In addition to addressing student learning difficulties, this combined use of representations and tools lowers the burden associated with repeatedly having to replot data and calculate the slope of the best fit line, and it frees students to unpack and discern how their galaxy data can be used to understand foundational ideas about the expansion of the universe.
Throughout the learning described in these examples, students’ quantitative reasoning and data analysis skills are both challenged and facilitated by the diverse representations and online tools the investigations incorporate—something that is simply not possible to do with pencil-and-paper activities.
Central to investigation design are questions incorporating science content with human stories to help learners make connections between science practices and parallel practices in daily life. Questions in each investigation create opportunities for students to discover relevance between what they are learning and their personal interests, identities, and lived experiences, which can increase students’ interest, level of engagement, and agency in learning (Bell and Bang 2015; O’Donnell et al. 2021). Figure 7 shows an example of a question prompt from the Coloring the Universe investigation, which invites students to reflect on their personal experiences and beliefs.
Extensive classroom testing demonstrates that these investigations and support materials are deeply engaging students, while meeting the needs of teachers and their classrooms. Whether it’s an online or in-person course, lively collaborative student interactions using the interactive data tools to analyze the robust and authentic data sets transpire. Teachers’ real-time use of formative assessment questions has shown that students are developing understandings consistent with curriculum design goals. Assessing learning with the pre/posttests and summative assessments reveals that the learning objectives are being achieved, even in the relatively short amount of class time needed to complete an investigation.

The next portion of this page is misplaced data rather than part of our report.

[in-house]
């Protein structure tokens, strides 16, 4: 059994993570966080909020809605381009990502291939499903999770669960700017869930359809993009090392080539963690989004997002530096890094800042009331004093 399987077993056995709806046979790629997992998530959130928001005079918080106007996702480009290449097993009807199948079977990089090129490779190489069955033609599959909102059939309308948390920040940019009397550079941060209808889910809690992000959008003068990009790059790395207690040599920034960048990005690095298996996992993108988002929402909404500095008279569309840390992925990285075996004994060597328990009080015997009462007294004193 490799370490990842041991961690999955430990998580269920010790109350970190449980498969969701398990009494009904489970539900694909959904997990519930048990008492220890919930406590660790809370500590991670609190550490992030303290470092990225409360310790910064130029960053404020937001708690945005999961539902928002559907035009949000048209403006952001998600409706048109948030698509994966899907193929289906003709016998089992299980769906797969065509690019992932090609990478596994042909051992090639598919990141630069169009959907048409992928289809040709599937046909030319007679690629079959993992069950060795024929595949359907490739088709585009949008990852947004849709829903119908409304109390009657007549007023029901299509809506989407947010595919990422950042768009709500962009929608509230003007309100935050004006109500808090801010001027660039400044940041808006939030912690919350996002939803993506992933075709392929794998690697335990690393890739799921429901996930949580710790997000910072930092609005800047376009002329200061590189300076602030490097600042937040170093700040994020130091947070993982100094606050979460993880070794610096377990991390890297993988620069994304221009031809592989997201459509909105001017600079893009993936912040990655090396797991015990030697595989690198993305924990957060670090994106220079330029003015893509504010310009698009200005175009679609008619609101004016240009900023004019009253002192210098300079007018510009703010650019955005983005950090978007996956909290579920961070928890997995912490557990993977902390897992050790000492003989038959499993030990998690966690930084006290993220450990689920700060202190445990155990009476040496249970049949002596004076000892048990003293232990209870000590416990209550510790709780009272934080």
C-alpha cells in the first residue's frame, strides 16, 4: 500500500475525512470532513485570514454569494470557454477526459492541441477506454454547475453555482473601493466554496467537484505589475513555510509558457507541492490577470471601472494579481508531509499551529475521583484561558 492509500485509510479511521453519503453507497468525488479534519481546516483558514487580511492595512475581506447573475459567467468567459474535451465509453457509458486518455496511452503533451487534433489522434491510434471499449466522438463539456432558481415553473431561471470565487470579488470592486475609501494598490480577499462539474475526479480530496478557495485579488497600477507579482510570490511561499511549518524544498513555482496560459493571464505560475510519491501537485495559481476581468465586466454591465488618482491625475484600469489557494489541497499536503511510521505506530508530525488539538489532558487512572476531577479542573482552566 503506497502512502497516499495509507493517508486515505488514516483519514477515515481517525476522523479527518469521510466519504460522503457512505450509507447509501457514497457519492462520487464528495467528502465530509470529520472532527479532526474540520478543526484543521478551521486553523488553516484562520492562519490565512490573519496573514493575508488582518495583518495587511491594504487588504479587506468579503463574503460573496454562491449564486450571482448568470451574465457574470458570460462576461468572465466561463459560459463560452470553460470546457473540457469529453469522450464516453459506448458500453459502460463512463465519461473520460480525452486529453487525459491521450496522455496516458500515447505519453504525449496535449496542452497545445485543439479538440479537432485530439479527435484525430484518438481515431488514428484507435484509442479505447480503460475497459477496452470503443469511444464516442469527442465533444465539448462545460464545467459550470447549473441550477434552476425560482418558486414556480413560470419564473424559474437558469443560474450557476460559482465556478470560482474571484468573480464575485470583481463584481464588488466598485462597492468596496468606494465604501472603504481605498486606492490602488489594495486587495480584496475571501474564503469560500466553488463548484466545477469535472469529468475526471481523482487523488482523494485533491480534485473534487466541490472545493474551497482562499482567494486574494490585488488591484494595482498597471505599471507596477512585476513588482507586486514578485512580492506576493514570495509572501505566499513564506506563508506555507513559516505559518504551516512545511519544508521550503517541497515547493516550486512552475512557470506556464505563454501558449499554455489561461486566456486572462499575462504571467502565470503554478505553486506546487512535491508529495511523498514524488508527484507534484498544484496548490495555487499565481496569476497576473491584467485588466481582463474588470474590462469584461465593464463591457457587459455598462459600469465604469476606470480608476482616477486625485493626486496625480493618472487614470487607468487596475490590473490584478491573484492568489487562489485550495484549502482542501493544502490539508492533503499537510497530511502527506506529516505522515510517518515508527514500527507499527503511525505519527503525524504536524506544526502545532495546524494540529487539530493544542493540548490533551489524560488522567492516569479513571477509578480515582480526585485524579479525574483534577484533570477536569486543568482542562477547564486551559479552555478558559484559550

Rubin Observatory thanks the hundreds of teachers and thousands of students who have contributed their efforts to improving these investigations over the past several years.
Ardis Herrold (email@example.com) is the education specialist at Vera C. Rubin Observatory, Edward Prather (firstname.lastname@example.org) is a professor at University of Arizona Department of Astronomy and Steward Observatory, and Justine Schaen (email@example.com) is an education specialist at NSF’s National Optical-Infrared Astronomy Research Laboratory, all in Tucson, AZ.
Airey, J., and C. Linder. 2017. Social semiotics in university physics education. In Models and Modeling in Science Education, eds. D.F. Treagust, R. Duit, and H.E. Fischer, 95–122. https://doi.org/10.1007/978-3-319-58914-5_5